For some behavior to be labeled as hypersexual, at least four of the following five criterions should be exhibited by the individual:

  1. Recurrent compulsive, excessive sexual activity- either with or without a partner, which consumes a significant amount of time.
  2. The urge to indulge in sexual behavior compulsively is exaggerated even more during particularly dysphoric episodes- boredom, irritability, slight anxiety, frustration, tenseness.
  3. The urge to indulge in hypersexual behavior is even more prominent during stressful periods of life.
  4. Repeated failure at controlling hypersexual behavior– even though the person is ostensibly motivated to bring an end to her disorder.
  5. Relative or complete disregard for the emotions and needs of others with whom they indulge in hypersexual behavior.

There are additional criteria- for example, the person diagnosed with the hypersexual disorder has to be above 18 years of age. Moreover, the individual has to experience significant psychological distress as a result of her behavior. Persons who indulge in what may seem to be hypersexual behavior, but who don’t feel that they have a problem, in most cases shouldn’t be diagnosed with HD (although other disorders might replace the initial diagnosis).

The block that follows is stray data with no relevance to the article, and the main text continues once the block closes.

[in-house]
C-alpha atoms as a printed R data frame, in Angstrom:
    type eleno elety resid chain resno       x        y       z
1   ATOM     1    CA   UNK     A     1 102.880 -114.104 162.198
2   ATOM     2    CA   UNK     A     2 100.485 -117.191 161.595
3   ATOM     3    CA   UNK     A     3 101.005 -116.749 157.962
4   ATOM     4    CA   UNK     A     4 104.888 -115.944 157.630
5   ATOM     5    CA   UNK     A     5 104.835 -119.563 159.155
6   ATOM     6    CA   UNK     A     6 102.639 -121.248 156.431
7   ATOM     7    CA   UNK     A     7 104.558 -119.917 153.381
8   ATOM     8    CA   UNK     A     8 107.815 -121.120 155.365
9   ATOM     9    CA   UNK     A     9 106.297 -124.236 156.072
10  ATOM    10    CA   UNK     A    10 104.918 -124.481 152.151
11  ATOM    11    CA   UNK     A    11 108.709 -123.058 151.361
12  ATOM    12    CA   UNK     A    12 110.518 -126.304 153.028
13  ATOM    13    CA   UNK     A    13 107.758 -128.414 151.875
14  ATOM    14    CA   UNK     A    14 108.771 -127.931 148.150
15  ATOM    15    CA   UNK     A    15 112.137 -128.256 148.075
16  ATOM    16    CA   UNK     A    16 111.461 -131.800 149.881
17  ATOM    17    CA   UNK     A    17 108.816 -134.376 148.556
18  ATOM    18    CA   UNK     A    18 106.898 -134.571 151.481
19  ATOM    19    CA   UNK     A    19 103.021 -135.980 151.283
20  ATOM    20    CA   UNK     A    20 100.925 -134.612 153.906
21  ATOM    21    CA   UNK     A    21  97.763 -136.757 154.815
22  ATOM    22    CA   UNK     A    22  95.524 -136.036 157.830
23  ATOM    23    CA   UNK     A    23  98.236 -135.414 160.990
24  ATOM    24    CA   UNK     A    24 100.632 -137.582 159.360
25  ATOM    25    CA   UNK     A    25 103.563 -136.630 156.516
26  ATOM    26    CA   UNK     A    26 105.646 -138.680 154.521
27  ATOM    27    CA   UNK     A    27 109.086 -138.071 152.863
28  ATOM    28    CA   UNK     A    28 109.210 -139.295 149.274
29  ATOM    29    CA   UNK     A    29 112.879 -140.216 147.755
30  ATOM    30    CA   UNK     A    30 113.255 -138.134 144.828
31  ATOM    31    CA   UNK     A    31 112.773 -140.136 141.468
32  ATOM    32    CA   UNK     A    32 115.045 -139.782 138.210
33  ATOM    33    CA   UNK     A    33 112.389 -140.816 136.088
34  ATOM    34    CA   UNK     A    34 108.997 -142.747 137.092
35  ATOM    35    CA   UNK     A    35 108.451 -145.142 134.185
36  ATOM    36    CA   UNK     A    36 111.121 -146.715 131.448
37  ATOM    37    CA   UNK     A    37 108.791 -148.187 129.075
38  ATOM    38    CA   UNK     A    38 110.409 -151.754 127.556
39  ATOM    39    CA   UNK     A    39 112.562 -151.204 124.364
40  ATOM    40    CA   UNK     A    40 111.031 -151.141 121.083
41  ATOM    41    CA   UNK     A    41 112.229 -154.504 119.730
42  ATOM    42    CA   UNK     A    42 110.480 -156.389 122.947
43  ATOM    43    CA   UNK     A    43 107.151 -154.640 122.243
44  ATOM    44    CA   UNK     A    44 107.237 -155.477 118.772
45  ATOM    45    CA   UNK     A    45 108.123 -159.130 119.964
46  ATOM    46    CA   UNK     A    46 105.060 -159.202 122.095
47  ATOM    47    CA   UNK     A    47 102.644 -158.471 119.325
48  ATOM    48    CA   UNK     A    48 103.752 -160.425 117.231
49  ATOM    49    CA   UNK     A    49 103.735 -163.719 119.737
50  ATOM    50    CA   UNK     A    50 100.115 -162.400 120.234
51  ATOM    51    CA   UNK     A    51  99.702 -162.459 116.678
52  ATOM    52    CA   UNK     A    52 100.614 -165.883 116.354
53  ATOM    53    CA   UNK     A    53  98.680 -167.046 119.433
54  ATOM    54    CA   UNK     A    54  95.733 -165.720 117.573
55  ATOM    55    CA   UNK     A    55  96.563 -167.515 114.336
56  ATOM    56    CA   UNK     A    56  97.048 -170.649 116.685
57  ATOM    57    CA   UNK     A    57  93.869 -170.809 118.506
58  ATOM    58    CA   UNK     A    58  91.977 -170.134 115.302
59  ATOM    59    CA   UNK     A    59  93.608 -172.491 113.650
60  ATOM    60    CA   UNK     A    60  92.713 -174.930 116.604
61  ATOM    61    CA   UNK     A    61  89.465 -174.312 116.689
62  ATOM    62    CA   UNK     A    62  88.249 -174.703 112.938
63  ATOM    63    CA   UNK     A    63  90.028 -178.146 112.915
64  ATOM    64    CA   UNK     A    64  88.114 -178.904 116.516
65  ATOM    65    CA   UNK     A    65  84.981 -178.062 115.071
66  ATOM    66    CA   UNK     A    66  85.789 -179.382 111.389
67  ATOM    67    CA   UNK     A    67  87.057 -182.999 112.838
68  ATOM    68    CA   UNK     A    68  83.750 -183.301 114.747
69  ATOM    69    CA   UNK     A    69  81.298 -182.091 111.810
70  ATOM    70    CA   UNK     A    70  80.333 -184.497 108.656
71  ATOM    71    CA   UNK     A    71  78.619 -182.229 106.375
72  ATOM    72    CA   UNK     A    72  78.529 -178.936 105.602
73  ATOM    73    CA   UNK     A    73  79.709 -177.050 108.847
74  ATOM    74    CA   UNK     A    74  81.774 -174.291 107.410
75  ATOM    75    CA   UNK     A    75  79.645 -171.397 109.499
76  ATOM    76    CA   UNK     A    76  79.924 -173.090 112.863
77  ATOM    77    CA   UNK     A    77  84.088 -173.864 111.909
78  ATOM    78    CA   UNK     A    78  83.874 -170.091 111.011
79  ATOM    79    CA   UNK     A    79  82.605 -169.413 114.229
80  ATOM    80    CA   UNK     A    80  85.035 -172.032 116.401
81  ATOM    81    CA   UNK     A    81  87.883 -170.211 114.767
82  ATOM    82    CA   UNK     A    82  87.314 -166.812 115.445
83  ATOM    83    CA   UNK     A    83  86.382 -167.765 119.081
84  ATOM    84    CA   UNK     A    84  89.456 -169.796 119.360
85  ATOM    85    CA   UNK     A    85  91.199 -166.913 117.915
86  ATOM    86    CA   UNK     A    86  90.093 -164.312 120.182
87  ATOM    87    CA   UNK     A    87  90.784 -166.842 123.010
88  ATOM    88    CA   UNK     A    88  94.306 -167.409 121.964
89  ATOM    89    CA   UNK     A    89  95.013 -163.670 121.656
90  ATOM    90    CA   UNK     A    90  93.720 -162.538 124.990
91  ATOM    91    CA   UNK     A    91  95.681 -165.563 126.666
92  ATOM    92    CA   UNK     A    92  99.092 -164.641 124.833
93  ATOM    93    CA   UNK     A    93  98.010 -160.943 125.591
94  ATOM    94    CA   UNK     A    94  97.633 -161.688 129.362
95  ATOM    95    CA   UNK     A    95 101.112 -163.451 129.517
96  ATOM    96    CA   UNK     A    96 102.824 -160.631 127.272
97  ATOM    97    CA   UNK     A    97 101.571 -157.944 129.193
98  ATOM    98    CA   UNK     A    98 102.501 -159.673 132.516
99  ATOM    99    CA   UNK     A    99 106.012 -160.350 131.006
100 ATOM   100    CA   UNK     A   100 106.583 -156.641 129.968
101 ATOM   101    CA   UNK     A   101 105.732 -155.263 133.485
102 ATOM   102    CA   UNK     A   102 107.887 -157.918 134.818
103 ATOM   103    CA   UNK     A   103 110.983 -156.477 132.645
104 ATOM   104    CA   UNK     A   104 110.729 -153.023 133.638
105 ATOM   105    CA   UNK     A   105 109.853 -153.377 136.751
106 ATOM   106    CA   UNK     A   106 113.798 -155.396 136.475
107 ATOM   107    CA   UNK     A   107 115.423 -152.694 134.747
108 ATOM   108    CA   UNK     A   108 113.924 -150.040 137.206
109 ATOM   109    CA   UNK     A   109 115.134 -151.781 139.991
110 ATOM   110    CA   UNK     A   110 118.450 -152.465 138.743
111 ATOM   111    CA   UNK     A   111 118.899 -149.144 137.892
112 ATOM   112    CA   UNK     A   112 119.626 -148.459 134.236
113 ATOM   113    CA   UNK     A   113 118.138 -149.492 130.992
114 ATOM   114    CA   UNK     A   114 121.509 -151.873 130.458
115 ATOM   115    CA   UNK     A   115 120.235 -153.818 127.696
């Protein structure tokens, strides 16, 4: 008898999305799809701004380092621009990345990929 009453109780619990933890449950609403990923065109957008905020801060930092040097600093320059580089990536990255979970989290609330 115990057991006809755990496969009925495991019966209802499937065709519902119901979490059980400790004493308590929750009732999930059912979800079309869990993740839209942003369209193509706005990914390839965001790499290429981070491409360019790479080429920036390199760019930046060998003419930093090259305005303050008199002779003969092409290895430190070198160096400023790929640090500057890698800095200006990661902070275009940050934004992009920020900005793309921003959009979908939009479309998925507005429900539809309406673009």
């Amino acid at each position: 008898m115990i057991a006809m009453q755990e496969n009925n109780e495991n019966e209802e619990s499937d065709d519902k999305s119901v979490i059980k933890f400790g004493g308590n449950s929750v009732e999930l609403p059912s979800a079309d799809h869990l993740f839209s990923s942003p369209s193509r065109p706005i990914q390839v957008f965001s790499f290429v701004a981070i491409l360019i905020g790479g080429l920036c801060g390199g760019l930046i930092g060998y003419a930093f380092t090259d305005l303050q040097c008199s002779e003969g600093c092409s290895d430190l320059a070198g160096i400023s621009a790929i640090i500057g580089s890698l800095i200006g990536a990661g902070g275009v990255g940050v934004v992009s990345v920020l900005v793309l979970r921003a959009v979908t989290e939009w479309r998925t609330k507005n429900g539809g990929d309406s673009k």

The person with HD also fantasizes about sex in an almost obsessive manner (especially in dysphoric and stressful phases of life) and devotes a significant amount of time to these obsessions and to their materialization. Reid rightfully questions: “What is a significant amount of time?”.

Finally, HD isn’t something particularly new- back in the day, it was called nymphomania (for women) and satyriasis (for men), although these terms have been replaced as they adopted a pejorative connotative meaning. This was the case with a lot of psychological disorders- for example, hysteria- an ancient term used by most psychologists and psychiatrists in the first half of the 20th century, now falls under the so-called dissociative spectrum of disorders. Similarly, hypochondria, another ancient term was replaced with illness “anxiety disorder” or “somatic symptom disorder”.

Woods’ problems

Now, although Woods is rather silent about all the mental problems he encountered in his life, we can still consult some news outings and try to infer what might have happened in particularly stressful phases of his life.